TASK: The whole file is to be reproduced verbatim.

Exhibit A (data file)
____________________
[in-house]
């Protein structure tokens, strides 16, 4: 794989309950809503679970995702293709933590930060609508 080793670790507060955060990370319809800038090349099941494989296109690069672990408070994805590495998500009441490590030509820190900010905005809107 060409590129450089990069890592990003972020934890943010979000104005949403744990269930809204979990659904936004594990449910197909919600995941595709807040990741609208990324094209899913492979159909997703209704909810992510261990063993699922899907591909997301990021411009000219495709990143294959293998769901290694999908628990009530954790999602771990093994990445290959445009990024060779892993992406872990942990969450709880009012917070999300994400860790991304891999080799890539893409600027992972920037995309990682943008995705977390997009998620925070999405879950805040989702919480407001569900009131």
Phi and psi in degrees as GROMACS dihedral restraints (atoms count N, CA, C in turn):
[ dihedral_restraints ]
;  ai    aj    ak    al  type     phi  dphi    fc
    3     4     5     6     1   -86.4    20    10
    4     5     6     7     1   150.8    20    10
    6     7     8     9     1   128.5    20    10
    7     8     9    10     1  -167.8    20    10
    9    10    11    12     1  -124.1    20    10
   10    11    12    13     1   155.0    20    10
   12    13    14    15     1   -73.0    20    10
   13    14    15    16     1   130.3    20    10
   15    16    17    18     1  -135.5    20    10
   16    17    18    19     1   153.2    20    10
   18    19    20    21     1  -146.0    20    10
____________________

[in-house]
């Protein structure tokens, strides 16, 4: 794989309950809503679970995702293709933590930060609508 080793670790507060955060990370319809800038090349099941494989296109690069672990408070994805590495998500009441490590030509820190900010905005809107 060409590129450089990069890592990003972020934890943010979000104005949403744990269930809204979990659904936004594990449910197909919600995941595709807040990741609208990324094209899913492979159909997703209704909810992510261990063993699922899907591909997301990021411009000219495709990143294959293998769901290694999908628990009530954790999602771990093994990445290959445009990024060779892993992406872990942990969450709880009012917070999300994400860790991304891999080799890539893409600027992972920037995309990682943008995705977390997009998620925070999405879950805040989702919480407001569900009131």
Phi and psi in degrees as GROMACS dihedral restraints (atoms count N, CA, C in turn):
[ dihedral_restraints ]
;  ai    aj    ak    al  type     phi  dphi    fc
    3     4     5     6     1   -86.4    20    10
    4     5     6     7     1   150.8    20    10
    6     7     8     9     1   128.5    20    10
    7     8     9    10     1  -167.8    20    10
    9    10    11    12     1  -124.1    20    10
   10    11    12    13     1   155.0    20    10
   12    13    14    15     1   -73.0    20    10
   13    14    15    16     1   130.3    20    10
   15    16    17    18     1  -135.5    20    10
   16    17    18    19     1   153.2    20    10
   18    19    20    21     1  -146.0    20    10